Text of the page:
Directed by: Billy Wilder

Written by: Billy Wilder & I.A.L. Diamond

Starring: Jack Lemmon, Shirley MacLaine, Fred MacMurray, Jack Kruschen

Rating: [5/5]

Advancing up corporate ladders should be based on merit, but it may not always be the case as brilliantly displayed in The Apartment. To get to the next rung may force someone to complete unsavory deeds but a limit must be met. That particular limit may be different for each individual person, but knowing it remains incredibly important.  

Working as a cog in a larger machine C.C. Baxter (Jack Lemmon) works for an insurance company in New York City. His workspace resides in a room full of desks and others doing the same activity where they clock in, do their work and then go home to their normal lives. Baxter lives a similar life except that he allows his superiors to use his apartment for their extra-marital affairs. He allows them to do so because of the promises they make of eventually promoting him in the near future. While his bosses use his apartment for their lustful needs, Baxter needs to find other places to sleep as he dreams about getting his own office.

As a character, Baxter presents a very interesting type of male figure, especially in the 1960s. A man that allows his bosses to use his home as a hotel, but never uses it himself for the same purposes. Someone who would allow those actions to happen for the sake of getting a promotion. He’s complicit to these actions because he sees it as the only way to advance in a world that makes him woefully unhappy. He credits that pain to not having the right position, where he struggles with a different set of issues. Jack Lemmon handles this character magnificently well, because Baxter proves to be a very troubled character as he reveals his darker moments in life. Speaking on these issues in the 1960s must have been challenging, but because of Lemmon’s stature as a comedic actor, he can walk the line between the humor and the melancholic moments. Lemmon’s characterization represents the entire film’s story. 

While having the potential to be a complete screwball comedy, The Apartment has many dark moments that really have some powerful messages especially considering the era in which it was released. Billy Wilder, the director, does an excellent job of illustrating the giant office area where Baxter works. It’s just a sea of typewriters, all doing mindless and meaningless work. Baxter wants to get away from it all. These dark moments also present themselves with Fran Kubelik (Shirley MacLaine). She works as the elevator girl for the office and Baxter sees her as a light at the end of the tunnel only to discover that she’s the mistress of his superior, Jeff Sheldrake (Fred MacMurray). Not only does Baxter discover this heartbreaking news, but he pieces together that they’ve been together in his own apartment. The relationship between Fran and Jeff sounds very typical as the latter promises to leave his wife for the former. However, Fran finds out that other women have been told the exact same thing by Jeff and attempts to take her life in Baxter’s apartment. Again, for a film in the 1960s, this pushed the boundary and it all came under the guise of a comedy.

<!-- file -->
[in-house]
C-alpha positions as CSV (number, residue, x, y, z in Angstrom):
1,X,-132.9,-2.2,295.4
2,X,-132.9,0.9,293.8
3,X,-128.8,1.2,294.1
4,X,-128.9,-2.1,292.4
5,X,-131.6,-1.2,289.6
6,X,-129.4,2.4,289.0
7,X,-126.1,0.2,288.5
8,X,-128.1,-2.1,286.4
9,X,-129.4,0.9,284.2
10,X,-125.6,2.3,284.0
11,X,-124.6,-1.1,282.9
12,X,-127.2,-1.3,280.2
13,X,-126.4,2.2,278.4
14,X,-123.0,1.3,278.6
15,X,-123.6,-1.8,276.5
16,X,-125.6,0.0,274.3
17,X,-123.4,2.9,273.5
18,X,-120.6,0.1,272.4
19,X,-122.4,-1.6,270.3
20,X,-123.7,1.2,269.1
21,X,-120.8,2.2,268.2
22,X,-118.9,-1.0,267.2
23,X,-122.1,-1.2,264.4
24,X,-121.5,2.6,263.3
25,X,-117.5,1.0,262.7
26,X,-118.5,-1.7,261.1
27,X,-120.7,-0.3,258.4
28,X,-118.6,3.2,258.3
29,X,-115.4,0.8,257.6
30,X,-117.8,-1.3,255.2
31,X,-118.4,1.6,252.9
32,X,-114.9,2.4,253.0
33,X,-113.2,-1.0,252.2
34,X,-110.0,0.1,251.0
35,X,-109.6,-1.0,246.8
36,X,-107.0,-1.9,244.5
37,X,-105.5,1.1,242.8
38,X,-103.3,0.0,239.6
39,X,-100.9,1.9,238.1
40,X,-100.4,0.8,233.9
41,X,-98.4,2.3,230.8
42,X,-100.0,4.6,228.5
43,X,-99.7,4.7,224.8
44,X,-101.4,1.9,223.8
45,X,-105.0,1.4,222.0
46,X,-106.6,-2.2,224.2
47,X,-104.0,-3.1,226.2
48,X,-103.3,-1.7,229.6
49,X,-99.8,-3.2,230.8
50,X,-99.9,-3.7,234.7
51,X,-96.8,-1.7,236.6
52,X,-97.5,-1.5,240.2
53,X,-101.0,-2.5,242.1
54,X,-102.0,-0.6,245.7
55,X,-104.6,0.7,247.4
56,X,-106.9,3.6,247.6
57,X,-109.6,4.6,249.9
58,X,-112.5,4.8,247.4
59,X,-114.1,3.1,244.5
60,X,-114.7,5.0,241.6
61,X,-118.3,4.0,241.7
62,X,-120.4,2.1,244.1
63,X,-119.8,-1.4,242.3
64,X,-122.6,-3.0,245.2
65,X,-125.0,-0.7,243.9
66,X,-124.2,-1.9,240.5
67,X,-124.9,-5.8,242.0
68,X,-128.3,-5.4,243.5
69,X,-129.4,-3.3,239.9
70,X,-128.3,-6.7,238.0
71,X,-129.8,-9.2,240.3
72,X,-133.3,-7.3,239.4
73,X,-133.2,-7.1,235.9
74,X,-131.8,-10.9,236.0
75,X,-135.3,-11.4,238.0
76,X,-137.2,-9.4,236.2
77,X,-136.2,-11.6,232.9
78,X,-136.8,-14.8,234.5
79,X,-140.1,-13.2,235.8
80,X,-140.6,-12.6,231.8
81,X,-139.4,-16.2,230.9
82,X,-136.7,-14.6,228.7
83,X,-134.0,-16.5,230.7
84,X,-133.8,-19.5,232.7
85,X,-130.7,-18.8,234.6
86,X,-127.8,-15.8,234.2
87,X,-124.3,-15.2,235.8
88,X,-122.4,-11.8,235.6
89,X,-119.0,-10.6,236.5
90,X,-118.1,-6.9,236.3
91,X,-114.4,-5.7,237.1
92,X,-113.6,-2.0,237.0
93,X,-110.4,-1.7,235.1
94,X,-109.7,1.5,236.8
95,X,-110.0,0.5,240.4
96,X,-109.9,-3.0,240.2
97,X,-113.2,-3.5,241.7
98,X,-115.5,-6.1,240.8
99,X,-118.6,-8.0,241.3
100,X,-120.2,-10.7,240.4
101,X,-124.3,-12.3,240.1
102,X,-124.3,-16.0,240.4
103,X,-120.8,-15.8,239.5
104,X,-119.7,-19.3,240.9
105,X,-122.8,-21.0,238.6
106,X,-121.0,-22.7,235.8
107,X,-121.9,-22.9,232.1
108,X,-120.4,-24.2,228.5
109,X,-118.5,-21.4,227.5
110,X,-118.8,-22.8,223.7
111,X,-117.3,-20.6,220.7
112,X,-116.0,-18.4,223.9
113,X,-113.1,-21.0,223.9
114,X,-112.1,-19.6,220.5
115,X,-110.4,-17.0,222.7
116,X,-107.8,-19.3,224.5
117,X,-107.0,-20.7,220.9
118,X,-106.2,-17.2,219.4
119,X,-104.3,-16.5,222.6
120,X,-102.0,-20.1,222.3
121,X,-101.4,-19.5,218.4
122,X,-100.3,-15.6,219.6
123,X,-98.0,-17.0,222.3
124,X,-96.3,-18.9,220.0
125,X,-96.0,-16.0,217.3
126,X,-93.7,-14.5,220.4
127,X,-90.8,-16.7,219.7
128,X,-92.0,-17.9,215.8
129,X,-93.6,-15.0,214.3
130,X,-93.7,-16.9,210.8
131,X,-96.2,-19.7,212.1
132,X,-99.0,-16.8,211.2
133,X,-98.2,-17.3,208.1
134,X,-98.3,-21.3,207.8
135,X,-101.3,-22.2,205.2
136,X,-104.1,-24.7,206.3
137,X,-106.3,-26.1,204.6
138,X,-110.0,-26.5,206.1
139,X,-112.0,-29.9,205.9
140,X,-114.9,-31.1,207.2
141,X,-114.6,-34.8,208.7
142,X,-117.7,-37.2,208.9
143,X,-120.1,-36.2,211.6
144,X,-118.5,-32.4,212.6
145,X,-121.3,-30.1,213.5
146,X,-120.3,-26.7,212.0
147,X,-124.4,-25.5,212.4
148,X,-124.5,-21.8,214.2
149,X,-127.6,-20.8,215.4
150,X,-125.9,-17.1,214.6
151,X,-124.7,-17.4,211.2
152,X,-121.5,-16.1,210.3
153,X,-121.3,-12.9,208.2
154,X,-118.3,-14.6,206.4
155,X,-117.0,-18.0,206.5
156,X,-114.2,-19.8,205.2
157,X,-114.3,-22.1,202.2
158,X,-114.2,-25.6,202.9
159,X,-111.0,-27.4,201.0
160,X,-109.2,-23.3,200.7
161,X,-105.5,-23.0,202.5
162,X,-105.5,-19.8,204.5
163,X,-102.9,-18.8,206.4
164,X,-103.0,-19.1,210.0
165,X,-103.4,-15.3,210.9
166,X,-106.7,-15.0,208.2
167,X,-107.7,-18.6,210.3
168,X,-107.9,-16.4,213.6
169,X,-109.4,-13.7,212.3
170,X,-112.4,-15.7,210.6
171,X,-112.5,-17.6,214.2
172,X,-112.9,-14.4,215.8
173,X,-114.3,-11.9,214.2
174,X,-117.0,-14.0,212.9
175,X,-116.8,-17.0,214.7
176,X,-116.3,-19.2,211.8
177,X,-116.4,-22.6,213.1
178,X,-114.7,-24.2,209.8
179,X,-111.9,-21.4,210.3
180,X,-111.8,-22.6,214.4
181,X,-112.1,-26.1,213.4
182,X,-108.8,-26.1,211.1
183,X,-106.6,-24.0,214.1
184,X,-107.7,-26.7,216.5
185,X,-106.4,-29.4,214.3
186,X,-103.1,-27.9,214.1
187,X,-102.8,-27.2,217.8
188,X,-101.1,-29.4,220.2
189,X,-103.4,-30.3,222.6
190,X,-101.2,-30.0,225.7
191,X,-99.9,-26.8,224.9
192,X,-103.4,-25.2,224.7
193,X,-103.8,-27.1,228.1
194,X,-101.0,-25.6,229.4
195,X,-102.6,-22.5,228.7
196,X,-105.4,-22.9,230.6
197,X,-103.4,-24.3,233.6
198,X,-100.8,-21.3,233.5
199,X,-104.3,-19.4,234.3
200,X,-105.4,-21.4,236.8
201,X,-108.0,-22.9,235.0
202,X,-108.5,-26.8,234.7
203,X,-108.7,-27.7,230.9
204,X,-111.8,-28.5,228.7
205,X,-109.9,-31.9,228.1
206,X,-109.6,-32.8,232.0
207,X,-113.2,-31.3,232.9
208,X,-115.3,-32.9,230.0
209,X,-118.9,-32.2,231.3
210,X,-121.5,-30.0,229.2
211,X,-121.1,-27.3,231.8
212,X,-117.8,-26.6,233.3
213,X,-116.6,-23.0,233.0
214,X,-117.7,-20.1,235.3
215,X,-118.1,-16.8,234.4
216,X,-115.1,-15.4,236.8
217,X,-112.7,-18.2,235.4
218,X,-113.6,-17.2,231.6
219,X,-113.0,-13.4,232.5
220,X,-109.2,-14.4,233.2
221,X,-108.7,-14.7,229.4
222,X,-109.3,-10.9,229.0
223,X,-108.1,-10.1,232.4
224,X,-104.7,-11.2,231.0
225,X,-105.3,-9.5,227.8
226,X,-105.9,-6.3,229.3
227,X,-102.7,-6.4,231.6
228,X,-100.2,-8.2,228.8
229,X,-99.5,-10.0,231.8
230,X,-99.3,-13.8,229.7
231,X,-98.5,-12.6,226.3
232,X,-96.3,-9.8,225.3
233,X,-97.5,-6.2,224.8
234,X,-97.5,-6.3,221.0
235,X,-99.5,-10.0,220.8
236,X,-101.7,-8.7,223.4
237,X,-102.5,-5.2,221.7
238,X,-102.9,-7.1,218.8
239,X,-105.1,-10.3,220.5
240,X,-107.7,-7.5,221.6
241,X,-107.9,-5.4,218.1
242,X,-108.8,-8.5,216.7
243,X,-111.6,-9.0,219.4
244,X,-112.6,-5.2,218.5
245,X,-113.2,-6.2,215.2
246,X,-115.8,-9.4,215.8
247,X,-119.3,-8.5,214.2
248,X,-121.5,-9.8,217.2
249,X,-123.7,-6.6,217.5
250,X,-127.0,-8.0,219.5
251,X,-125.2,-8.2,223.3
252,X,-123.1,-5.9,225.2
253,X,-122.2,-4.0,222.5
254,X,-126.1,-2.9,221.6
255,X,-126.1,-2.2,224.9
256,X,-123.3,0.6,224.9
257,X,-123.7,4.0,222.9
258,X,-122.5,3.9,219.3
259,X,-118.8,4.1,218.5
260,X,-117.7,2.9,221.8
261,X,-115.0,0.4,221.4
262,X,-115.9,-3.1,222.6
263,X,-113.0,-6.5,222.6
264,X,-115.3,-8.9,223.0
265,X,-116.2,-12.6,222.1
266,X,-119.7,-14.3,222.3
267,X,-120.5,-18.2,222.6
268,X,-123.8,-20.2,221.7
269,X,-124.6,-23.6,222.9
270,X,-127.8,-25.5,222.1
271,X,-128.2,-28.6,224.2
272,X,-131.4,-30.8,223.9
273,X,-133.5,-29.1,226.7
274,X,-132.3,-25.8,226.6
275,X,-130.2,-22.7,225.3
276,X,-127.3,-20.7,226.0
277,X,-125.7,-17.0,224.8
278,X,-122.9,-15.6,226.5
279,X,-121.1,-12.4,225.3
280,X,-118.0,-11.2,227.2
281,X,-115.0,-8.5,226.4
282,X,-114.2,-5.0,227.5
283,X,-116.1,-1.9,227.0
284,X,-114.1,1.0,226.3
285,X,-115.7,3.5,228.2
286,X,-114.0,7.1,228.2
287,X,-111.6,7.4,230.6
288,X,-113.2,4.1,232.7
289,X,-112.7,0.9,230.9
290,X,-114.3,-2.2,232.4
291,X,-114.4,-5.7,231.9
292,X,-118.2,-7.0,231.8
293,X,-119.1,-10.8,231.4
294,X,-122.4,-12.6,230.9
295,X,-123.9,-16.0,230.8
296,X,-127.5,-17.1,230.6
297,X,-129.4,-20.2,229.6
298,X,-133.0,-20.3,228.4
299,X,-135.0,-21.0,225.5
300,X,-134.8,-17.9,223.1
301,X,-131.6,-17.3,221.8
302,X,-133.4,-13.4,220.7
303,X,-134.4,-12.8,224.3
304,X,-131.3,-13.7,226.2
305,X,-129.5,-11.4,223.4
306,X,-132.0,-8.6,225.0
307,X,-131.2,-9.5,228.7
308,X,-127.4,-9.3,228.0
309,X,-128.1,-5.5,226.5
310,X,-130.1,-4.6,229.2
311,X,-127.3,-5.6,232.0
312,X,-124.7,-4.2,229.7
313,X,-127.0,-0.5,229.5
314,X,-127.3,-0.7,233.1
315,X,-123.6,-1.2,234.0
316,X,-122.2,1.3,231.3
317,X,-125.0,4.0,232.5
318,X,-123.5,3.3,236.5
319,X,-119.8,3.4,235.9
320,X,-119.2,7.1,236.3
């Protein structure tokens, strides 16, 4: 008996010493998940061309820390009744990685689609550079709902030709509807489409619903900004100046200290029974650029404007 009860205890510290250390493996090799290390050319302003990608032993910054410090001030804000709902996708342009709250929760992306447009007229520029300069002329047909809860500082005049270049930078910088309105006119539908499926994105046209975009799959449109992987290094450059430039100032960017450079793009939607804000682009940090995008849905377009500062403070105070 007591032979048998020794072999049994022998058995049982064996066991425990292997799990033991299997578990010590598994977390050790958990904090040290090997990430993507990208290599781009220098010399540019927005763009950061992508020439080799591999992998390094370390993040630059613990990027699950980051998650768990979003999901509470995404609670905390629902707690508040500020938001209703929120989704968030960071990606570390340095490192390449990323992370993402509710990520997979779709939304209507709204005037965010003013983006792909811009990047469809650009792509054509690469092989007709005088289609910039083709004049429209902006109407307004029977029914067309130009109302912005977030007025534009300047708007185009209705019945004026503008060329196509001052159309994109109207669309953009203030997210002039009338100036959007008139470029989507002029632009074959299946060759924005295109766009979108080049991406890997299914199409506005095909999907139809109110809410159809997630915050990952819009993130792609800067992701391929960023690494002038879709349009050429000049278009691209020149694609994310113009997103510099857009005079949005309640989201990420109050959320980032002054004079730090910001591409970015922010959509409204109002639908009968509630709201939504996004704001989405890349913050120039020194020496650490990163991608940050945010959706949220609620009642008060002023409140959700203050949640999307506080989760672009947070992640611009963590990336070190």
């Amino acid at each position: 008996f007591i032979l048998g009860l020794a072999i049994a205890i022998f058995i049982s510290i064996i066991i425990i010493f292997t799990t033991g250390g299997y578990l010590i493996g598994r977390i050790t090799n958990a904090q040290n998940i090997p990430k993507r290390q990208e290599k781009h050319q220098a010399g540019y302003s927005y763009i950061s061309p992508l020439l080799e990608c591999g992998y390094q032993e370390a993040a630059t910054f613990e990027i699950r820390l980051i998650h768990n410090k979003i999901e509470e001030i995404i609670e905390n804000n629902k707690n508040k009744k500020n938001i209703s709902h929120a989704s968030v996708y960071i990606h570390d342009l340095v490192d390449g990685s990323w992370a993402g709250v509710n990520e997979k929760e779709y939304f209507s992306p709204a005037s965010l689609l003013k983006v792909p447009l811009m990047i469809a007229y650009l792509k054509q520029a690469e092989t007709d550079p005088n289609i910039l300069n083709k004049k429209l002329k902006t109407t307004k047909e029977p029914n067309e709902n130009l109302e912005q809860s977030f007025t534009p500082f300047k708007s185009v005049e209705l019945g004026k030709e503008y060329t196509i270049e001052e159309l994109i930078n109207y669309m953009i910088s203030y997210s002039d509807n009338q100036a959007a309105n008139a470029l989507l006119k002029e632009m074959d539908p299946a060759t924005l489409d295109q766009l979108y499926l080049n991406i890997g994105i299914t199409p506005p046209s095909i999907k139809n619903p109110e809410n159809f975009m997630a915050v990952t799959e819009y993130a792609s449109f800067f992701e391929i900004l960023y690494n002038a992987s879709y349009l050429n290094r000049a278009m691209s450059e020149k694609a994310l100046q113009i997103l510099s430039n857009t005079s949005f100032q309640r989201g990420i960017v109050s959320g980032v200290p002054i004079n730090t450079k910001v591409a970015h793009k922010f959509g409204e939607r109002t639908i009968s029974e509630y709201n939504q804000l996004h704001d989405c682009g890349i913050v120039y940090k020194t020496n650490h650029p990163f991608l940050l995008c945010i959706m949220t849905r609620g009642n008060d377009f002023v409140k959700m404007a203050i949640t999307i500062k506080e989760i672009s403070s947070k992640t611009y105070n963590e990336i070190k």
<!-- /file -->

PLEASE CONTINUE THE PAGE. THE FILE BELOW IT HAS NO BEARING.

Fran and Baxter become the catalysts in each other’s lives to change for the better. In their darkest moments they connect about what they want to achieve in life, thus creating a budding romance between the two. MacLaine shines as the character of Fran and elevates her beyond a prototypical character. She has aspirations and seeks to do more in life but finds herself in a relationship that will not offer what she wants and cannot properly see it until reality forcefully sets in. Her attempt of killing herself through overdose inadvertently creates comedy with Baxter finding her in his apartment and trying to save her. That sparks their friendship and how they fully realize that what may be best for themselves, which does not include Jedd Sheldrake. 

Once again, Billy Wilder puts together another timeless comedy that hits all of the right moments embedded with some social messages. Wilder creates these atmospheres that contrast to tell the story from the lifeless office space to the simple card games played in Baxter’s apartment. Ultimately, Baxter and Fran feel lonely and yearn for more in life and that somewhat extends to the other characters in the film. Baxter’s bosses feel unfulfilled in their relationships so they resort to having affairs with other women. The bosses are unhappy with their marriages so they seek warmth from another woman. Baxter and Fran simply want someone to fill their lives with purpose, as they don’t receive it from their work. These themes lie beneath the surface of a film that can simply be seen as a great comedy with wonderful performances. You could easily walk away with enjoying the hijinx but these raw emotional moments leave a mark and that comes from the incredible writing but also by the multi-faceted work by Lemmon and MacLaine in the lead roles. 

The Apartment offers so much to love as a story and it stands out as the definitive New Year’s Eve film as it celebrates the holiday throughout it. Not only does the holiday start a new year, but also a new beginning for two lost souls seeking something to accomplish in their lives. The new year presents them with that opportunity. The comedy mixed with melancholy can connect with someone on multiple levels and did enough to win Best Picture at the Academy Awards. From the production design to the small character moments, The Apartment left a mark on me by lighting a fire and creating a warm home for these two characters and does so with much zeal.

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